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Henry Gray (1825–1861).  Anatomy of the Human Body.  1918.
 
  Whitnall 1 has pointed out that the upper part of the sheath of the Levator palpebræ becomes thickened in front and forms, above the anterior part of the muscle, a transverse ligamentous band which is attached to the sides of the orbital cavity. On the medial side it is mainly fixed to the pulley of the Obliquus superior, but some fibers are attached to the bone behind the pulley and a slip passes forward and bridges over the supraorbital notch; on the lateral side it is fixed to the capsule of the lacrimal gland and to the frontal bone. In front of the transverse ligamentous band the sheath is continued over the aponeurosis of the Levator palpebræ, as a thin connective-tissue layer which is fixed to the upper orbital margin immediatly behind the attachment of the orbital septum. When the Levator palpebræ contracts, the lateral and medial parts of the ligamentous band are stretched and check the action of the muscle; the retraction of the upper eyelid is checked also by the orbital septum coming into contact with the transverse part of the ligamentous band.


FIG. 889– Muscles of the right orbit. (See enlarged image)

  The four Recti (Fig. 889) arise from a fibrous ring (annulus tendineus communis) which surrounds the upper, medial, and lower margins of the optic foramen and encircles the optic nerve (Fig. 890). The ring is completed by a tendinous bridge prolonged over the lower and medial part of the superior orbital fissure and attached to a tubercle on the margin of the great wing of the sphenoid, bounding the fissure. Two specialized parts of this fibrous ring may be made out: a lower, the ligament or tendon of Zinn, which gives origin to the Rectus inferior, part of the Rectus internus, and the lower head of origin of the Rectus lateralis; and an upper, which gives origin to the Rectus superior, the rest of the Rectus medialis, and the upper head of the Rectus lateralis. This upper band is sometimes termed the superior tendon of Lockwood. Each muscle passes forward in the position implied by its name, to be inserted by a tendinous expansion into the sclera, about 6 mm. from the margin of the cornea. Between the two heads of the Rectus lateralis is a narrow interval, through which pass the two divisions of the oculomotor nerve, the nasociliary nerve, the abducent nerve, and the ophthalmic vein. Although these muscles present a common origin and are inserted in a similar manner into the sclera, there are certain differences to be observed in them as regards their length and breadth. The Rectus medialis is the broadest, the Rectus lateralis the longest, and the Rectus superior the thinnest and narrowest.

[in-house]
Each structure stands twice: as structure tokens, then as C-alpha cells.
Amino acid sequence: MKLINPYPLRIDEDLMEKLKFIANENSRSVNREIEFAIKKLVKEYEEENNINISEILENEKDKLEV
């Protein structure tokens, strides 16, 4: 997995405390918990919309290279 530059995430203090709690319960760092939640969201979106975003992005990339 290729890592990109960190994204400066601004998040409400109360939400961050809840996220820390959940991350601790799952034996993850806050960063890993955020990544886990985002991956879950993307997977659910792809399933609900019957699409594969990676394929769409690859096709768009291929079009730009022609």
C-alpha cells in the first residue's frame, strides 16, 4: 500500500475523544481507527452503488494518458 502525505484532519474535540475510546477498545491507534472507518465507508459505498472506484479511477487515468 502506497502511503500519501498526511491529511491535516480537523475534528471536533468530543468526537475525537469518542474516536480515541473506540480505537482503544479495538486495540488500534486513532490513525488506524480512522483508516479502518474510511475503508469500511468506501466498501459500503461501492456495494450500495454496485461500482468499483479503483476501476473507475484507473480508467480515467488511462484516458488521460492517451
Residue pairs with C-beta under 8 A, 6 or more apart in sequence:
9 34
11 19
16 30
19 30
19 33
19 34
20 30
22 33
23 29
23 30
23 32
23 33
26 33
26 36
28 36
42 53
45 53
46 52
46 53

The Obliquus oculi superior (superior oblique) is a fusiform muscle, placed at the upper and medial side of the orbit. It arises immediately above the margin of the optic foramen, above and medial to the origin of the Rectus superior, and, passing forward, ends in a rounded tendon, which plays in a fibrocartilaginous ring or pulley attached to the trochlear fovea of the frontal bone. The contiguous surfaces of the tendon and ring are lined by a delicate mucous sheath, and enclosed in a thin
Note 1.  C. B. Lockwood, Journal of Anatomy and Physiology, vol. xx. [back]

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